Osteoblast cultures were derived from calvaria of 6- to 9-day-old CD1 mice. The bone samples were sequentially digested with 1 mg/ml Clostridium histiolyticum type IV collagenase (Sigma) and 0.025% trypsin in Hank’s buffered solution. Cells from second and third digestions were grown in DMEM with antibiotics and 10% FBS. At confluence, cells were trypsinized, counted and plated in appropriate vessels for experiments. The osteoblast phenotype was evaluated by cytochemical analyses of ALP activity using reagents and protocols from the Sigma-Aldrich kit 104-LS. Total numbers of cells and numbers of ALP-positive cells will be mean counts of three microscopic fields from at least three cultures of (magnification 20×). Moreover densitometry of the wells was performed. Conditioned media were harvested from sub-confluent cultures treated with serum free fresh medium for 24 hr.
RAW264.7 cells were incubated with PC3 and PCb2 conditioned medium collected from untreated or treated with KPT-330 (7 μM) cells in the presence or not of 50 ng/ml RANKL. Media was replaced every 48 h and after 5 d, cells were stained for tartrate resistant acid phosphatase (TRAP) using Sigma TRAP staining kit (Sigma Diagnosis, St. Louis, MO). The number of TRAP positive cells (a measure of osteoclast activity) was determined using a light microscope. Cells were processed further as per the protocol and differentiated osteoclasts (with four or more nuclei) were counted. RAW264.7 cells supplemented with 5 ng/ml of RANKL only served as negative control. In order to verify whether KPT compounds possessed direct effects on RAW264.7 cell differentiation, we supplemented KPT-330 to RAW264.7 cells treated with RANKL (50 ng/ml) and analyzed for osteoclast activity and differentiation.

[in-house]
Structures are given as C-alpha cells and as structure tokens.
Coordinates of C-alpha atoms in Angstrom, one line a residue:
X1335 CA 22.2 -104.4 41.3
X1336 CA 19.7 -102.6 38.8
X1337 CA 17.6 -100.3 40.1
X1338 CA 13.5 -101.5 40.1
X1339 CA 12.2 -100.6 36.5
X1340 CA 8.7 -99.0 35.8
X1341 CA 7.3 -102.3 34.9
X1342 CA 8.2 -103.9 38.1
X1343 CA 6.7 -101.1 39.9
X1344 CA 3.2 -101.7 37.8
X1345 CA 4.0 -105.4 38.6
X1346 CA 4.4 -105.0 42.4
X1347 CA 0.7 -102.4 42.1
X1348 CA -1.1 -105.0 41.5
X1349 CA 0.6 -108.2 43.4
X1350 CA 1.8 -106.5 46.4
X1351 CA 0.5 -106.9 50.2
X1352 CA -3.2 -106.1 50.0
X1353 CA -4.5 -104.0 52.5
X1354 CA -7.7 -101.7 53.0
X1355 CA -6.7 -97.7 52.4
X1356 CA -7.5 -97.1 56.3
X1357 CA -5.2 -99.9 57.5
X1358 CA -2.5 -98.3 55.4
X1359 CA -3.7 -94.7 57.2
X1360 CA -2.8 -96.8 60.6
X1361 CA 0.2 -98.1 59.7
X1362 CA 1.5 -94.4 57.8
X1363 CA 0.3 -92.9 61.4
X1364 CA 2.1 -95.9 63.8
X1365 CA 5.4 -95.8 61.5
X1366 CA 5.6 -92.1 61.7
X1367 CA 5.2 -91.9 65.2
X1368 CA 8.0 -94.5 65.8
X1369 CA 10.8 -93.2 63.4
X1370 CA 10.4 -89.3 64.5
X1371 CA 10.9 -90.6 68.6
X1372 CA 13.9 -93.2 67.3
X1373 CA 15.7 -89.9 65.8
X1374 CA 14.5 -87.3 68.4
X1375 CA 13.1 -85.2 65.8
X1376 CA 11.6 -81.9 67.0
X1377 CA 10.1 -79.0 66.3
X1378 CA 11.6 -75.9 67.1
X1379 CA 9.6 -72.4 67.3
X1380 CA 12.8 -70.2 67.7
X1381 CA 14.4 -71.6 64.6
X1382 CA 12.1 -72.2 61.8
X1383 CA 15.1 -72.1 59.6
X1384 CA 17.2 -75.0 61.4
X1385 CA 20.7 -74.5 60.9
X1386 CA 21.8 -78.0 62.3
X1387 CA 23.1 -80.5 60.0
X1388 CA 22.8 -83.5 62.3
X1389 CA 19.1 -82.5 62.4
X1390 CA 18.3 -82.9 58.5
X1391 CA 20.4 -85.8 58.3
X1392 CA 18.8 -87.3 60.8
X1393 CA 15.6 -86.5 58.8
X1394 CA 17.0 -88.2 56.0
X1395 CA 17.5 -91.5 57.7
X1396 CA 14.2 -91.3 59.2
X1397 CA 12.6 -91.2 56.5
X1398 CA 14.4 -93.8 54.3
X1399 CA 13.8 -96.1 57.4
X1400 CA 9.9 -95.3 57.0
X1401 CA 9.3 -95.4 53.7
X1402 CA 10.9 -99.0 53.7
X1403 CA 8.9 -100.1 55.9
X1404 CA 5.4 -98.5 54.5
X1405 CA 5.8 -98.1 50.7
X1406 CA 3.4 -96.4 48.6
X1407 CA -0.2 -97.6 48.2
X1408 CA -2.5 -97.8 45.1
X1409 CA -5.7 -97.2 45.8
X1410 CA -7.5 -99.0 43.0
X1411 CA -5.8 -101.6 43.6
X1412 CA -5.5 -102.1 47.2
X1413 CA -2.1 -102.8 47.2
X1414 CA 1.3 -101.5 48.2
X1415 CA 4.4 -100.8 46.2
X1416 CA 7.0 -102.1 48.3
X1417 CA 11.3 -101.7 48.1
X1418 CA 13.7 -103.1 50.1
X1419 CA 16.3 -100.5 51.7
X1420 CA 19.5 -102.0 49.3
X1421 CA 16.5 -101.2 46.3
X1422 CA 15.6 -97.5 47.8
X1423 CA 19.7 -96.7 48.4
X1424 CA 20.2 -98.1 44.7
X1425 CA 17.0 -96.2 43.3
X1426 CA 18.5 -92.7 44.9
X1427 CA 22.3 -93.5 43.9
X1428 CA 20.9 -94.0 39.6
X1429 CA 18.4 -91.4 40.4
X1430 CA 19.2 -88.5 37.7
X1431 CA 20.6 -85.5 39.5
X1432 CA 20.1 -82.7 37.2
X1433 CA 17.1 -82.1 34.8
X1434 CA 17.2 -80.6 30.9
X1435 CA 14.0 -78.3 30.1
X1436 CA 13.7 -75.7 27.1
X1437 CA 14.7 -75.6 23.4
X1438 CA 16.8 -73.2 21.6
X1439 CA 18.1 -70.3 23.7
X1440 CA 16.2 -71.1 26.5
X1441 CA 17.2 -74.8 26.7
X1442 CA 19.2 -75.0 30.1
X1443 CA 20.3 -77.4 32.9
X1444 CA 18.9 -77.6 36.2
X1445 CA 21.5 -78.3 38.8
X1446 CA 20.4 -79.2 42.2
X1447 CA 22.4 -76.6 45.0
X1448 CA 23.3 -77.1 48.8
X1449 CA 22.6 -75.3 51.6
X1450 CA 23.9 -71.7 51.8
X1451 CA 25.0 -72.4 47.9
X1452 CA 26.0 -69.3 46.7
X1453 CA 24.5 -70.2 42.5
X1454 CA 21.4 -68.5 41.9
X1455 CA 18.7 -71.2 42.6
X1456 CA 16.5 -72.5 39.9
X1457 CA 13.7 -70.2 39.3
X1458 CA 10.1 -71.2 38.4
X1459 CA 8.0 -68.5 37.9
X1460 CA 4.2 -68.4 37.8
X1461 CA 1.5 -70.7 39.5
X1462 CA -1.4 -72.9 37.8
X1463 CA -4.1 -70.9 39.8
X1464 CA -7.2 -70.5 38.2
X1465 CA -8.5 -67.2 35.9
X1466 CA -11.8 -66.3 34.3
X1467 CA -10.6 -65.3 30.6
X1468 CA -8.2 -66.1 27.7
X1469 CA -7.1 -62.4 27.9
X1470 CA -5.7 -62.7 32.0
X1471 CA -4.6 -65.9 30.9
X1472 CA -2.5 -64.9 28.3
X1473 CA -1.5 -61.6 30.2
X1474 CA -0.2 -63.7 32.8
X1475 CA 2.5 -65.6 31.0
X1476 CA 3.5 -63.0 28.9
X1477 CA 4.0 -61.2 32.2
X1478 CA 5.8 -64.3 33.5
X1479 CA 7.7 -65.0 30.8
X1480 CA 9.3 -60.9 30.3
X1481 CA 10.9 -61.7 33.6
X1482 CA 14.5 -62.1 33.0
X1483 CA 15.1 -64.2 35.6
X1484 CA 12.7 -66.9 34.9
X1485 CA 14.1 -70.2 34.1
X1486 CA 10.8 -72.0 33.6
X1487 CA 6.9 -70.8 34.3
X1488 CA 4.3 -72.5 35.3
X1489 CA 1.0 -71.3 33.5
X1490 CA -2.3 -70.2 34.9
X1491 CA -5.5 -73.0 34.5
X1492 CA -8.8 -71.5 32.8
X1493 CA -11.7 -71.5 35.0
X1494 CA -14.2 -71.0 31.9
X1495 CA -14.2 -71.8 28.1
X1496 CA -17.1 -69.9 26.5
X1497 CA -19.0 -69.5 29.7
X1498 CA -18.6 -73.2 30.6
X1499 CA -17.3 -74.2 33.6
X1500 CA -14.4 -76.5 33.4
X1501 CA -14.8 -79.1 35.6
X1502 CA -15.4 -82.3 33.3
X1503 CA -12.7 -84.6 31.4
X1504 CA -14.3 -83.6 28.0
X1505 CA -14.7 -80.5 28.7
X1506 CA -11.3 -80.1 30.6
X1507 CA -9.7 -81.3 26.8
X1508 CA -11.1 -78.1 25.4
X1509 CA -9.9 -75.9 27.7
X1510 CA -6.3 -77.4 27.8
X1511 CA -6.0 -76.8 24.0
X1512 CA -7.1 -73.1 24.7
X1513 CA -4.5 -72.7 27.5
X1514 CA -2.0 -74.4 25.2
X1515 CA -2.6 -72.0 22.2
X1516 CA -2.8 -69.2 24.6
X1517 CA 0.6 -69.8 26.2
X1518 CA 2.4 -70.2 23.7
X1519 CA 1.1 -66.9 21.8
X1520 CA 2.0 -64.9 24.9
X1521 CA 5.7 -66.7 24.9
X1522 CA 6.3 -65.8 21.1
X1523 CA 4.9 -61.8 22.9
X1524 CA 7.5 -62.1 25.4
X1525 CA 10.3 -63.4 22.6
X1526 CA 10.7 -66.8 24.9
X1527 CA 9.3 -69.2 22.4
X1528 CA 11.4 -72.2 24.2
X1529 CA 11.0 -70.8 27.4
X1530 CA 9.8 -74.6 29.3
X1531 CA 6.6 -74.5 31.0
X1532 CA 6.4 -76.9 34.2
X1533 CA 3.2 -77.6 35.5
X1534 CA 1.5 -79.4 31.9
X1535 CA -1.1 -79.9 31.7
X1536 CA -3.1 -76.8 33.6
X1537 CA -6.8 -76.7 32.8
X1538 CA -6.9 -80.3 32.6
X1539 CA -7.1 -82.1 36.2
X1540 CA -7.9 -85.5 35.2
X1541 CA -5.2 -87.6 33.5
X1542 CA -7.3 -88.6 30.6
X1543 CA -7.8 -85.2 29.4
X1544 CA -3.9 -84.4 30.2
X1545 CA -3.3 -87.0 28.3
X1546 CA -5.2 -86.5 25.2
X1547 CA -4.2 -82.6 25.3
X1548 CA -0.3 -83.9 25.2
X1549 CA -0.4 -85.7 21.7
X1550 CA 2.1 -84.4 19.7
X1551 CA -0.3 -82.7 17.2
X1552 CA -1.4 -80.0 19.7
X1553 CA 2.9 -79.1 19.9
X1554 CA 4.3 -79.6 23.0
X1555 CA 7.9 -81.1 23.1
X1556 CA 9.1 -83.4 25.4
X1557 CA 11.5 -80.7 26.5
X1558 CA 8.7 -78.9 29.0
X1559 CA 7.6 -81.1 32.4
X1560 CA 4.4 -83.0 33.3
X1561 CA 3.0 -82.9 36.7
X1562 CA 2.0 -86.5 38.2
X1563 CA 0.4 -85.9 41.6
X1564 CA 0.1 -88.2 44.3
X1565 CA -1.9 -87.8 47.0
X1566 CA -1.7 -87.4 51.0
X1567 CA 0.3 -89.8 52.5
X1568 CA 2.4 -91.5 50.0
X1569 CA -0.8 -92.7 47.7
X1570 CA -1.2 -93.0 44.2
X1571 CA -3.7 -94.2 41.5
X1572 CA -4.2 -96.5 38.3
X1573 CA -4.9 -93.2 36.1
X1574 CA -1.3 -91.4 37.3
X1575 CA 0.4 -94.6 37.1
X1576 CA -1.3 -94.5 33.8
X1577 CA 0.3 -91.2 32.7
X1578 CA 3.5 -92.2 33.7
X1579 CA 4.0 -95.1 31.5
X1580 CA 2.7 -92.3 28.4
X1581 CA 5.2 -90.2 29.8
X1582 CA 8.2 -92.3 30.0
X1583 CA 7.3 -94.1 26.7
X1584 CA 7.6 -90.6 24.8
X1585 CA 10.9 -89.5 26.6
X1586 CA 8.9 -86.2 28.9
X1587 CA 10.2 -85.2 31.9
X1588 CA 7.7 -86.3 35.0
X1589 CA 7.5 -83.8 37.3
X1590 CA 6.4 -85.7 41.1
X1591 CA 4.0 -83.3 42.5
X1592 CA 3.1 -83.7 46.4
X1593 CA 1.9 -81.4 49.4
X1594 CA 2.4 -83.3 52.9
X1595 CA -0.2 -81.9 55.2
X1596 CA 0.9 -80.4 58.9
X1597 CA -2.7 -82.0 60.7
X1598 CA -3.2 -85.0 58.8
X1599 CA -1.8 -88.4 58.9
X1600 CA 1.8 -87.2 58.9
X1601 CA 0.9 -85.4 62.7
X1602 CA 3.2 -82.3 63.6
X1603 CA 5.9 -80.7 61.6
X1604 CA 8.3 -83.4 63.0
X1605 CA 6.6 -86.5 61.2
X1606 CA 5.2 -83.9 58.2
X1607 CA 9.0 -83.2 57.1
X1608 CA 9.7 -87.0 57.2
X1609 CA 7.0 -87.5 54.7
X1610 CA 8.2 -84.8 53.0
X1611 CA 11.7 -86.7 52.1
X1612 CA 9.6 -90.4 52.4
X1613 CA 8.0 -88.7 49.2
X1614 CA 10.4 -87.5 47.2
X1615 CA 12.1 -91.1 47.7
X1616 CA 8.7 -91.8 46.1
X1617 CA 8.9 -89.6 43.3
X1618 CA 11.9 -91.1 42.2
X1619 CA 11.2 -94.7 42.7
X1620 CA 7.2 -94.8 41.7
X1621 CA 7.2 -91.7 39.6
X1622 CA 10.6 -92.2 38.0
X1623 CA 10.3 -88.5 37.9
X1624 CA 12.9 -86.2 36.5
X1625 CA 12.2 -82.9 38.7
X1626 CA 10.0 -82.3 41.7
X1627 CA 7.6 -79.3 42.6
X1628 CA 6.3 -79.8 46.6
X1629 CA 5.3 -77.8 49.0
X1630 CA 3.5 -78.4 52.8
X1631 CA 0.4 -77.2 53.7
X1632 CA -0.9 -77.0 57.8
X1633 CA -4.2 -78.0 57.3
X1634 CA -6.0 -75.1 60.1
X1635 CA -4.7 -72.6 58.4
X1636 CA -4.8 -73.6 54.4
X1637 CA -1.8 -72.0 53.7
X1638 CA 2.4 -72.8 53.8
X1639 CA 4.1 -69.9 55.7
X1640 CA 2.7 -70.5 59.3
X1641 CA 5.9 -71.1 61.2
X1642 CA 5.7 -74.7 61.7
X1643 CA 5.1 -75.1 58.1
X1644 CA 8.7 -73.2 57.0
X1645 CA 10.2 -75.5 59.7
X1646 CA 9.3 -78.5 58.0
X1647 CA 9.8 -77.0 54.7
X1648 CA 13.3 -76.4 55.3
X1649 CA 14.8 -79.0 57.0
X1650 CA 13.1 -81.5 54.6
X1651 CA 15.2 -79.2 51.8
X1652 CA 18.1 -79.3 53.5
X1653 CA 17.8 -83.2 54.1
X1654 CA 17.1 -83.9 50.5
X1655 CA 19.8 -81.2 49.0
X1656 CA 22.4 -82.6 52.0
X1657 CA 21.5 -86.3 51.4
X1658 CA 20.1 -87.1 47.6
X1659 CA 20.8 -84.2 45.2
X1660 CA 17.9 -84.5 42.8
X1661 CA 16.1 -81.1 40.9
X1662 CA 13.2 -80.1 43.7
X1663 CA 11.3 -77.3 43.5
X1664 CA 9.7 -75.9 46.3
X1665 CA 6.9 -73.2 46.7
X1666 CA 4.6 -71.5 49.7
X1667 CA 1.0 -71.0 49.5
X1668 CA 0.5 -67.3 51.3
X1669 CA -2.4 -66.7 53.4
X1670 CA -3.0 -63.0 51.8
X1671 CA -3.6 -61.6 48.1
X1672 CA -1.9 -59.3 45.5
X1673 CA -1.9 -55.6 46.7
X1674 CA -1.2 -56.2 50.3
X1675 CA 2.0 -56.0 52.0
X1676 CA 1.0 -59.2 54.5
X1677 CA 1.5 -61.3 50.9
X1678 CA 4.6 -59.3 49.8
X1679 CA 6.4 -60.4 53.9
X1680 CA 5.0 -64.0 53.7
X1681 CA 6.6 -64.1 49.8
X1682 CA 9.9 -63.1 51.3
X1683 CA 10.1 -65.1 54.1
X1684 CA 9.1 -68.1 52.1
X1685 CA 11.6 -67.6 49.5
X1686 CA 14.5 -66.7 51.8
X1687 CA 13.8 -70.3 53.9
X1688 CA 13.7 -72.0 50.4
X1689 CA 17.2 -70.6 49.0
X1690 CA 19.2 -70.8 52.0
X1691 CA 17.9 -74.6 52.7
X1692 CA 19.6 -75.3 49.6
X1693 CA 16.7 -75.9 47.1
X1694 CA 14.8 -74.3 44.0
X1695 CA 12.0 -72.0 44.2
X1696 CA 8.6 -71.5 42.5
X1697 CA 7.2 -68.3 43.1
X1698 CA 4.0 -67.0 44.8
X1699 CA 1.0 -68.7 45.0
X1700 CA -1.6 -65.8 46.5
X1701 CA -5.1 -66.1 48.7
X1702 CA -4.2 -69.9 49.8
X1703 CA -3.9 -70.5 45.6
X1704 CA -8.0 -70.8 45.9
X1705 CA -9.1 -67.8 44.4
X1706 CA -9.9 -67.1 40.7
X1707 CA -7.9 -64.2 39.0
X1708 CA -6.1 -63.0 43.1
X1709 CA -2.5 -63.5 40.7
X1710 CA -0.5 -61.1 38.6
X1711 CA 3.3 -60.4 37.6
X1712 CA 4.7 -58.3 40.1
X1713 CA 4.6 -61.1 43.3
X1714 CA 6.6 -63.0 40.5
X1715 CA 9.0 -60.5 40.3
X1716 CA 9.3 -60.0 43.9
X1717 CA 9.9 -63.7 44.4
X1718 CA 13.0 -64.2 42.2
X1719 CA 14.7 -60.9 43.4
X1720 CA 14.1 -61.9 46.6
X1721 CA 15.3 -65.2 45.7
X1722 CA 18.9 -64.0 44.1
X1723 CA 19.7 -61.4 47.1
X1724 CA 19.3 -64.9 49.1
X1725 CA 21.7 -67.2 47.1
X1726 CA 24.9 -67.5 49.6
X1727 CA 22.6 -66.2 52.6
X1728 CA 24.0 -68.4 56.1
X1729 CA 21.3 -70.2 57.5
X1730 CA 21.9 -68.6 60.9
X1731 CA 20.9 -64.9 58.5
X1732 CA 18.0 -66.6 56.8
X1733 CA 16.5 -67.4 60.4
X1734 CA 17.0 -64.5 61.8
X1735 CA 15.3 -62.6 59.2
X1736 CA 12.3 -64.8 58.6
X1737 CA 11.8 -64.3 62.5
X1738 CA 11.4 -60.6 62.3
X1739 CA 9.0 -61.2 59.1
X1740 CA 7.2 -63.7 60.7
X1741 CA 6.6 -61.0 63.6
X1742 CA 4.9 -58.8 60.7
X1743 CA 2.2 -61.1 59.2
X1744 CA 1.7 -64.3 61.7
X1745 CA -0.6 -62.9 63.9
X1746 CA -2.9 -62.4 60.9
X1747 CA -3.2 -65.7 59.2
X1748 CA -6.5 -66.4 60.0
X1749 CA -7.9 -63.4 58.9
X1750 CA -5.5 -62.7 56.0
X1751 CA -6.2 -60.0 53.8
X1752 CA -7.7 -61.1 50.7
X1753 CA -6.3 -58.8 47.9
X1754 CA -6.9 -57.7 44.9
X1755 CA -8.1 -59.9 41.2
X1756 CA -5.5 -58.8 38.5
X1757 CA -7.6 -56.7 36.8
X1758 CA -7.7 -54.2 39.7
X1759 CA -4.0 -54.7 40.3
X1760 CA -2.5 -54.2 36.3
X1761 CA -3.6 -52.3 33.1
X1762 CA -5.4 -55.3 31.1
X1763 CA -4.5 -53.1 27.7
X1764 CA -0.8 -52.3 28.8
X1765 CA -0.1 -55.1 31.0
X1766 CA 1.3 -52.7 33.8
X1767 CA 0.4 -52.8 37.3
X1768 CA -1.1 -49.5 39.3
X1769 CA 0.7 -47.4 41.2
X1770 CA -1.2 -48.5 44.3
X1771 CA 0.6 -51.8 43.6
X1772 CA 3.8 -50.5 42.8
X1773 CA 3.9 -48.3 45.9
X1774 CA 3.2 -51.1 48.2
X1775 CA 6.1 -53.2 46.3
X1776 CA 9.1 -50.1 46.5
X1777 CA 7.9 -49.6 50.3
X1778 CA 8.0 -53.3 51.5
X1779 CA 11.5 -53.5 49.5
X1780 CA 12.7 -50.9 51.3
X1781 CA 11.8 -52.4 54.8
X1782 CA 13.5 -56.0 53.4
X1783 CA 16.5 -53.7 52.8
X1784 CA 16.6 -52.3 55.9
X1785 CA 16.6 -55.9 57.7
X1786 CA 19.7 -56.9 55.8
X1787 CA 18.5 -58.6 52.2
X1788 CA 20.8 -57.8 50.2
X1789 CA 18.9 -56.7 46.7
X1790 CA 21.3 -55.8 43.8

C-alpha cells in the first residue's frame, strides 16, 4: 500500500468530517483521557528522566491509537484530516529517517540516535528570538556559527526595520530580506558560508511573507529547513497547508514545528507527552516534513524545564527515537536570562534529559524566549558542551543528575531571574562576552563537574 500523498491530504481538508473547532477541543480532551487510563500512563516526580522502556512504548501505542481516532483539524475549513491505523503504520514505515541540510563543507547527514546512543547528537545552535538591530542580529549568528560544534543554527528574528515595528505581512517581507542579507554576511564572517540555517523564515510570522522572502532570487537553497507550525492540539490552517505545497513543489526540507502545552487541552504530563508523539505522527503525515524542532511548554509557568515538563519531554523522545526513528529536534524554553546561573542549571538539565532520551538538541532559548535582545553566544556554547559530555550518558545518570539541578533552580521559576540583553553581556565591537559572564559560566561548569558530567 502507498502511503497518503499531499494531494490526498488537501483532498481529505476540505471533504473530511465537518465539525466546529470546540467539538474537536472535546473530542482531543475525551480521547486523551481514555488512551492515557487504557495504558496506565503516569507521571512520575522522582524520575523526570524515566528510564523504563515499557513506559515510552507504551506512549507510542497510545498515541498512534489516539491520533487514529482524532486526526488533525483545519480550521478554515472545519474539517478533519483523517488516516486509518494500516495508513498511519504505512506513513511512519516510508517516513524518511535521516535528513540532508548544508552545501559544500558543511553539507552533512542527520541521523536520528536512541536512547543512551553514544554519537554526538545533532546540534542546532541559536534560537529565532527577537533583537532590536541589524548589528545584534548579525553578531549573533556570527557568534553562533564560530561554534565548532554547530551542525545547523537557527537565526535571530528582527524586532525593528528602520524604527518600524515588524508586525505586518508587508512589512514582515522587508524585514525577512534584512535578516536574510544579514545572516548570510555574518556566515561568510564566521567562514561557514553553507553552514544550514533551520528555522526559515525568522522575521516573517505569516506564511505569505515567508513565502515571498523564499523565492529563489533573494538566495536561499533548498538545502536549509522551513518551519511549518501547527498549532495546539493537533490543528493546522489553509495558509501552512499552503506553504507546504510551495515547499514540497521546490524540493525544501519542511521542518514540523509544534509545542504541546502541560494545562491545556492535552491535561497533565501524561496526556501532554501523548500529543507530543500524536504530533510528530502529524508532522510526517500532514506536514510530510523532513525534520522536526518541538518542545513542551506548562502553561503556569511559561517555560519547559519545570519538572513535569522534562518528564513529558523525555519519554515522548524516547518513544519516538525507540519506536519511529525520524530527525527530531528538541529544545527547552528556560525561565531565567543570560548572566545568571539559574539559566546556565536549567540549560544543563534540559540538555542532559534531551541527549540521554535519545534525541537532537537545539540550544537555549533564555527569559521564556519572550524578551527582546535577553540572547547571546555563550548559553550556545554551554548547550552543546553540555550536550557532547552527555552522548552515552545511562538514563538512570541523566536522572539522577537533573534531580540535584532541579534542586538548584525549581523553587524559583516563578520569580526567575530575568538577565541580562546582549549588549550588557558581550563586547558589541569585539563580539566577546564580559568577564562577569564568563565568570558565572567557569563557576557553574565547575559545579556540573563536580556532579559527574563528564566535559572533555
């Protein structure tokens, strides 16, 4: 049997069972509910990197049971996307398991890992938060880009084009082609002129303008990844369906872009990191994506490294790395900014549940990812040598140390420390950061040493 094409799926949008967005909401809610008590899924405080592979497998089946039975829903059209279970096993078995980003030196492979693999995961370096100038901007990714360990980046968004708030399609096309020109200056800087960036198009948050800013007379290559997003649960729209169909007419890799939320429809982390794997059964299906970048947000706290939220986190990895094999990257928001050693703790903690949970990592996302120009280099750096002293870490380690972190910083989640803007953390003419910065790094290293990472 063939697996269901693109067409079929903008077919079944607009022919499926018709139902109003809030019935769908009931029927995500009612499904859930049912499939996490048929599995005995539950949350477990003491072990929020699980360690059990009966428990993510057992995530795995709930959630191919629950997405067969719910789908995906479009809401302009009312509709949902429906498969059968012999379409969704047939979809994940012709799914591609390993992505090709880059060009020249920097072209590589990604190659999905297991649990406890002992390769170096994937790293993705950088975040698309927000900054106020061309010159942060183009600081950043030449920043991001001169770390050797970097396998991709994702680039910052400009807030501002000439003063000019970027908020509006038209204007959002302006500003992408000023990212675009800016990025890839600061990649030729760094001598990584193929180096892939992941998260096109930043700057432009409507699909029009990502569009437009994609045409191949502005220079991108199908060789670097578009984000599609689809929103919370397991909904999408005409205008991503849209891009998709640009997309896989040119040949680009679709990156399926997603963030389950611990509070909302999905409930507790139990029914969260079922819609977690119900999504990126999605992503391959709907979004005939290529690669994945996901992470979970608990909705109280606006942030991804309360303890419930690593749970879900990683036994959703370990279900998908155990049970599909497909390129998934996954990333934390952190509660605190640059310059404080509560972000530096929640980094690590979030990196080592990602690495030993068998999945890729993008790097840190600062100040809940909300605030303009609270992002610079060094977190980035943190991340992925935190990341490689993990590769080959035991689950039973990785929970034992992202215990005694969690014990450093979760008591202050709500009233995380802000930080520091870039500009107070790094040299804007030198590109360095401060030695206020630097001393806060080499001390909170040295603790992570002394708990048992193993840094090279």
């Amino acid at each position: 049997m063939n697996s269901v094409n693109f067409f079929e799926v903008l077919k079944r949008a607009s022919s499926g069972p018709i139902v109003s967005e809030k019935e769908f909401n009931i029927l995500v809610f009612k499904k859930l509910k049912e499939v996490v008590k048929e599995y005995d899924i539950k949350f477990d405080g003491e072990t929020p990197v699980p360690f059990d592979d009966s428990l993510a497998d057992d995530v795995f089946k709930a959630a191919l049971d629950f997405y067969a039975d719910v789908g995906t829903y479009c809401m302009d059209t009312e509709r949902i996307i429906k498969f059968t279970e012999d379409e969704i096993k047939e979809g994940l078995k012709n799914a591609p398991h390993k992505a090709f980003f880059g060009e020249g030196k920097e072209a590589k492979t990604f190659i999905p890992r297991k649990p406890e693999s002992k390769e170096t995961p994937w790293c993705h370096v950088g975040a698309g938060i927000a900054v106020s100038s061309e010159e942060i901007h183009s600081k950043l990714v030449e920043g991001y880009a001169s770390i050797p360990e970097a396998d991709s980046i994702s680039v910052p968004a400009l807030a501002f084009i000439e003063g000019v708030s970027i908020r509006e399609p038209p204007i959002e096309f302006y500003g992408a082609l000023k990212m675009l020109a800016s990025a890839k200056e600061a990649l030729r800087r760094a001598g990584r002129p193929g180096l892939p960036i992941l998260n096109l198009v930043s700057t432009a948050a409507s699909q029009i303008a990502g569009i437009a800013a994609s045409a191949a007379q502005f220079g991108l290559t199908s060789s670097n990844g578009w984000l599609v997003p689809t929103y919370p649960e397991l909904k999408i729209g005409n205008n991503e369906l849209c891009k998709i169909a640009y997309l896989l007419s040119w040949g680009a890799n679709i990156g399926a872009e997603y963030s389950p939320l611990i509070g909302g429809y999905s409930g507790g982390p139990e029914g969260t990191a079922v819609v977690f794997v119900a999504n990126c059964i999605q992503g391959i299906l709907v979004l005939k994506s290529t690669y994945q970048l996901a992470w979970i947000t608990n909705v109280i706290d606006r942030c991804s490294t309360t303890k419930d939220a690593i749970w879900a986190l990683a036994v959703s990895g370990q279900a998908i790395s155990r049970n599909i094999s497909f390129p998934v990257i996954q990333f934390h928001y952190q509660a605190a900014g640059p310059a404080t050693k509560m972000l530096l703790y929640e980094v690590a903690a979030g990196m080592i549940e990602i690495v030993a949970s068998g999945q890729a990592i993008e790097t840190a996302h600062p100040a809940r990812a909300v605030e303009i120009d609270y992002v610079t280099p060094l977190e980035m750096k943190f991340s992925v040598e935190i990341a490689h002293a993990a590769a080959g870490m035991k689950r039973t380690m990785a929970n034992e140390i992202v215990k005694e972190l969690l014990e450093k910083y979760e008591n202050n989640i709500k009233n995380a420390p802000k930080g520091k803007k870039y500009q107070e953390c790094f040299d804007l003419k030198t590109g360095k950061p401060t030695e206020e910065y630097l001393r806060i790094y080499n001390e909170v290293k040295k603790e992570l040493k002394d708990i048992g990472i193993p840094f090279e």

In vitro cytokine analyses
DU145 and PC3 cells were seeded onto 24-well plates at a cell count of 2 × 104 cells/well in a regular culture medium and incubated at 37°C for 48 h in the absence and the presence of KPT-330 and KPT- 251 at concentrations as indicated. The conditioned medium was collected and assayed with a sandwich ELISA for TGF-β1 (RayBiotech, Inc., Norcross GA), IL-8 (Biorbyt ltd, Cambridge, UK), IL6 (Biorbyt ltd), VEGF (Biorbyt ltd) and RANKL (Enzo Life Sciences, Inc. Italian distributor Vinci-Biochem Florence) according to the manufacturer’s protocol.
Cytoplasmic and nuclear protein extracts were obtained by using the Nuclear/Cytosol Fractionation Kit, Catalog #K266-25, from Biovision Inc. (Milpitas, CA, USA). Cell extracts and Conditioned media from treated and untreated cells were electrophoresed under reducing conditions and transferred to nitrocellulose filter (Schleicher and Schuell GmbH, Dassel, Germany). Non specific binding sites were blocked for 1 h in 5% non-fat dried milk in a Tris buffer containg 20 mM tris and 137 mM NaCl (pH 7.6). Blots were incubated with 1 μg/ml of primary antibody diluited in blocking solution for 1 h at room temperature, washed and then incubated for 1 h in secondary antibody diluted 1:3000 in blocking solution. Following a further wash, reactive bands were visualized by a chemiluminescent detection kit (Supersignal, Perbio Science, Tattenhall, UK) b y using Bio-Rad gel Doc™ (Bio-Rad Laboratories S.r.l., Miulan, Italy).
In vivo treatments